Cyanophages are viruses that infect cyanobacteria, and some cyanophages reportedly infect different genera of cyanobacteria (Gao E B, et al., 2009; Liu X Y, et al., 2006; Safferman R S, et al. 1963; Yoshida T, et al., 2006). The isolation and cultivation of additional cyanophages that infect different cyanobacteria is needed in order to gain a better understanding of the relationships between cyanophages and their hosts. Although there is evidence that viruses are an important feature of shallow freshwater lake microbial ecosystems and display remarkable morphological diversity, little is known about the precise control mechanisms of freshwater cyanophages that affect the growth and decline of bloom-forming cyanobacteria (Liu Y M, et al., 2006; Yoshida T, et al., 2006; Yoshida M, et al., 2008; Zhang Q Y et al., 2008 and 2012).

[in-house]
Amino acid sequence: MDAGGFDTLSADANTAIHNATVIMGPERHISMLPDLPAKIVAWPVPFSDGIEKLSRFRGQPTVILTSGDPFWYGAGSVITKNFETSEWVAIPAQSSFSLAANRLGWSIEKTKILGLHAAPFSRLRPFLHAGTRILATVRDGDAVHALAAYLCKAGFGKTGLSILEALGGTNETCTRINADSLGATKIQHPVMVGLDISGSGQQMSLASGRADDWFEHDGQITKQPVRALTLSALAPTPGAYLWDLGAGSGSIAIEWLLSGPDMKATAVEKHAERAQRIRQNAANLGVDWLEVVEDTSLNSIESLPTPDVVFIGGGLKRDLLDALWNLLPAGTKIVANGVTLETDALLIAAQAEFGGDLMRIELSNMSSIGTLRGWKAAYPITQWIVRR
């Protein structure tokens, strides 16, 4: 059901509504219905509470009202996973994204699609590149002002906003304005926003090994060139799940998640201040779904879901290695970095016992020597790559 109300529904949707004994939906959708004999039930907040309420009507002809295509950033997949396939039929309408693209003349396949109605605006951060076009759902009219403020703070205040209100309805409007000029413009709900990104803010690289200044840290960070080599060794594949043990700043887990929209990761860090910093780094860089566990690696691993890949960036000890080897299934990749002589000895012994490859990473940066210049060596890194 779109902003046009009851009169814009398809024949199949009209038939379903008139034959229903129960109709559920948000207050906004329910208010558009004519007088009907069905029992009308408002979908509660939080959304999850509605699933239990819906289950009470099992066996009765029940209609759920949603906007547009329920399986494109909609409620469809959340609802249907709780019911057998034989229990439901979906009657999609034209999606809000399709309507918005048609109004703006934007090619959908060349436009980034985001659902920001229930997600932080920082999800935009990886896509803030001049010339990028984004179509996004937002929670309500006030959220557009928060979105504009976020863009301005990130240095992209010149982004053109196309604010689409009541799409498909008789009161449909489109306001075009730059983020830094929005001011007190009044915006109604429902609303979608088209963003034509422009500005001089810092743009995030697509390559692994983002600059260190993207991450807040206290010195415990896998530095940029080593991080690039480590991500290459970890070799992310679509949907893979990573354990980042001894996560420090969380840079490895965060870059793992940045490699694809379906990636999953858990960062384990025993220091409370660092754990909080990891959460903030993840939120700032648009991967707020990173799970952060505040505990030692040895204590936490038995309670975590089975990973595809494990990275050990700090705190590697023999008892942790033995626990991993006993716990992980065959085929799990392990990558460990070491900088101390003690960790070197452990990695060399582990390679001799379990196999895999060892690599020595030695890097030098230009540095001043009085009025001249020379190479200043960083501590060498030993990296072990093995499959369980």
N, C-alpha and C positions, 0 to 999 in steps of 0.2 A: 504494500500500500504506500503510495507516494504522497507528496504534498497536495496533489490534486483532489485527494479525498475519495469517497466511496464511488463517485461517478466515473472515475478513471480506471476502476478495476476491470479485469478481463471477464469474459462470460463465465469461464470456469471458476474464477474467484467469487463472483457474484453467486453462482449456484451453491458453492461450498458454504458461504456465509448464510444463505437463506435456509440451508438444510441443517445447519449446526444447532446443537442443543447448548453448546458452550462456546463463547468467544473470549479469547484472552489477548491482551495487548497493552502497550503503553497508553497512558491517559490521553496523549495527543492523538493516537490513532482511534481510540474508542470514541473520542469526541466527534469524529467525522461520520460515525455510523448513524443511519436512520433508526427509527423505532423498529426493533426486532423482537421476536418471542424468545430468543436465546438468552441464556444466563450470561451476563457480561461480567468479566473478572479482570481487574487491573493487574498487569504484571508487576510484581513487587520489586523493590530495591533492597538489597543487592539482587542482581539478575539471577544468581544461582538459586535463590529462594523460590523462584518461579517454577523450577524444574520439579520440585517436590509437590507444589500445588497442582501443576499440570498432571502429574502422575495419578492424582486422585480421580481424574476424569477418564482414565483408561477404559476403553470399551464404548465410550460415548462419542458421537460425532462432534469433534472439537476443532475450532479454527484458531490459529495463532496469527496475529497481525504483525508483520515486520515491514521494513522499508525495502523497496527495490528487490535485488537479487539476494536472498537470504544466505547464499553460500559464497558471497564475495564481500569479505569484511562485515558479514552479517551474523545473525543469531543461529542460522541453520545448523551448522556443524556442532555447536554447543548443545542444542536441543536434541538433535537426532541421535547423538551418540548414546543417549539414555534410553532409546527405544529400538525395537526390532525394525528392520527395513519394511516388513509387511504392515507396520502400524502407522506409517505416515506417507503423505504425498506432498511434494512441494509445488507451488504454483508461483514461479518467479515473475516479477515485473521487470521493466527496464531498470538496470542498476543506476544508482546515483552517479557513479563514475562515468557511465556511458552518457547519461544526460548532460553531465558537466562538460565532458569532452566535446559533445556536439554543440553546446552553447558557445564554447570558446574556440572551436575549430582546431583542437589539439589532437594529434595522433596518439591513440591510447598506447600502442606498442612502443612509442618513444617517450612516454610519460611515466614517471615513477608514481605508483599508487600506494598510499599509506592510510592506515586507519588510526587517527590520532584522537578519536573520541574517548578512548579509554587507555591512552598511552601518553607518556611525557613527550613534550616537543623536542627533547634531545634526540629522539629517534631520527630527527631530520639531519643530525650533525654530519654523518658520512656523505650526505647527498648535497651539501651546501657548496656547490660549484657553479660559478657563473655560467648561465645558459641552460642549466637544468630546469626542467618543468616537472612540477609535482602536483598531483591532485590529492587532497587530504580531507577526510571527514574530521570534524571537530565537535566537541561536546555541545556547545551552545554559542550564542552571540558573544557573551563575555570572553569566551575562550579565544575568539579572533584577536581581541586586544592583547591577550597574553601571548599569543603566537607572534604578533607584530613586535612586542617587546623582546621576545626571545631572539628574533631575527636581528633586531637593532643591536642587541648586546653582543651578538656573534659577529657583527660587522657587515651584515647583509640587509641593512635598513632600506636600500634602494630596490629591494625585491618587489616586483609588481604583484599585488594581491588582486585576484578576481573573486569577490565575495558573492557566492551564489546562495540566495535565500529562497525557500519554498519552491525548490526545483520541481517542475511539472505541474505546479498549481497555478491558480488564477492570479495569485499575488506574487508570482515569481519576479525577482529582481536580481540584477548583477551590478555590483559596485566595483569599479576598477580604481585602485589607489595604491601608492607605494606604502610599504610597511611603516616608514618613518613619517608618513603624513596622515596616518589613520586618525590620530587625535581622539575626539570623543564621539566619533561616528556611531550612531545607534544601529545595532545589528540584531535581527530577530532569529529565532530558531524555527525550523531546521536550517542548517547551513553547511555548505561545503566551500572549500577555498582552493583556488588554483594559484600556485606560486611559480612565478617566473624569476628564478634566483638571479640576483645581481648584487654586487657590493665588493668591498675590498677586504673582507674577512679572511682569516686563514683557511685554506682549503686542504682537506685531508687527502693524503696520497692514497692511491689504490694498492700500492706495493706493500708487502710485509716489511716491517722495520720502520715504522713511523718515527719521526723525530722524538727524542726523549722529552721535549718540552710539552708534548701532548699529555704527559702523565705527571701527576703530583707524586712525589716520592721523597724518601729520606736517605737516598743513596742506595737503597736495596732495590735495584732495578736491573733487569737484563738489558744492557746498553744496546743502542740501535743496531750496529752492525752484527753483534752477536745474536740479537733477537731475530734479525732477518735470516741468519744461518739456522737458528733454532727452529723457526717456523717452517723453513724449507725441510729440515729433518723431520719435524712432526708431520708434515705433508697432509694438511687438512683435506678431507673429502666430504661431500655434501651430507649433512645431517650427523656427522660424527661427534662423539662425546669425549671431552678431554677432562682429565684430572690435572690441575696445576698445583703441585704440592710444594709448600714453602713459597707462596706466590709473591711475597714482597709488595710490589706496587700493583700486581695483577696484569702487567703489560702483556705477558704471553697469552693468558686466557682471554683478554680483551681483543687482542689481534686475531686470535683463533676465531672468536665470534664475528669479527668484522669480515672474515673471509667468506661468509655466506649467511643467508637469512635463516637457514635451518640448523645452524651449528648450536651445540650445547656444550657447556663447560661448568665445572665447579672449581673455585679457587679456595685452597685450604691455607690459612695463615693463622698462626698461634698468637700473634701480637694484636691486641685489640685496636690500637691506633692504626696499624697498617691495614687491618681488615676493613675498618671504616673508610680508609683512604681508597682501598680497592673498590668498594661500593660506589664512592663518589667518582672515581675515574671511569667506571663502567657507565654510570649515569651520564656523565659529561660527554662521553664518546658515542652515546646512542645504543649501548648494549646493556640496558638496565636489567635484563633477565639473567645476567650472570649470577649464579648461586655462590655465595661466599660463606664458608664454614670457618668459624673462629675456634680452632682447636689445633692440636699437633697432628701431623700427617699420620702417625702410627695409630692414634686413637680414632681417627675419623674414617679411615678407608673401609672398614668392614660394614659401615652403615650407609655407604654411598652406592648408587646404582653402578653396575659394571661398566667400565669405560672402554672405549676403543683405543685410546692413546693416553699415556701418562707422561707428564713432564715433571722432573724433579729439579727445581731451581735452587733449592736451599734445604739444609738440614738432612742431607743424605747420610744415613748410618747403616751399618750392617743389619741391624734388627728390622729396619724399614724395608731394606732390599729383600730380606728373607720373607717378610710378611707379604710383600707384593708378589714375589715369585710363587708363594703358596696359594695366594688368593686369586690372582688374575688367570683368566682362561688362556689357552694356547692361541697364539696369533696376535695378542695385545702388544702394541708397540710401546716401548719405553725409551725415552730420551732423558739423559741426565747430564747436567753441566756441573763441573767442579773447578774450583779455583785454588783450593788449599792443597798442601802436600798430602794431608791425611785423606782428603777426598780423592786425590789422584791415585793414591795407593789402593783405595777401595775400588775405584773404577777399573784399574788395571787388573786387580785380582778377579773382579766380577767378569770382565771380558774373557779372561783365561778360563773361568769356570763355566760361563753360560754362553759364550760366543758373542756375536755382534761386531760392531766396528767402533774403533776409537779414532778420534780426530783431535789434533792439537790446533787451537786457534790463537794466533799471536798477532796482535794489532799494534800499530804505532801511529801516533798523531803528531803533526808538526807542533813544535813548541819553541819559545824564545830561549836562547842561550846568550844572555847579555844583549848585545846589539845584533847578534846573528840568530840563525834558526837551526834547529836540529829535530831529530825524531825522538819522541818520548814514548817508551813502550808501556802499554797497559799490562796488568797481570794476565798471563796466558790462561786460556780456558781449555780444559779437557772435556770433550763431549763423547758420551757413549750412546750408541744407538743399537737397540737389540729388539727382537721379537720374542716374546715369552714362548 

M. aeruginosa is one of the most common bloom-forming cyanobacteria found in eutrophic freshwaters (Wood S A, et al., 2012) and usually the dominant cyanobacterial genus in eutrophic lakes, but cultivable cyanophages that infect this genus are scarce (Tan X, et al., 2009; Yoshida T, et al., 2006). In China, Microcystis blooms occur in a large proportion of the aquatic environments, including lakes, reservoirs, and ponds, and often cause serious water management problems (Chen J, et al., 2009; Wu Z X, et al., 2007). Many studies focus on the physical and chemical factors that affect the ecology of Microcystis blooms, but controlling these algal blooms is difficult during warm months (Davis T W, et al., 2009; Oliver R L, et al., 2000; Yoshida T, et al., 2006; Sengco M R, 2009; Yang F, et al., 2013). Some biological factors, such as algicidal bacteria and cyanophages, have been suggested as possible regulators of cyanobacterial blooms (Brussaard C P, 2004; Yang F, et al., 2013; Zhang Q Y, et al., 2009).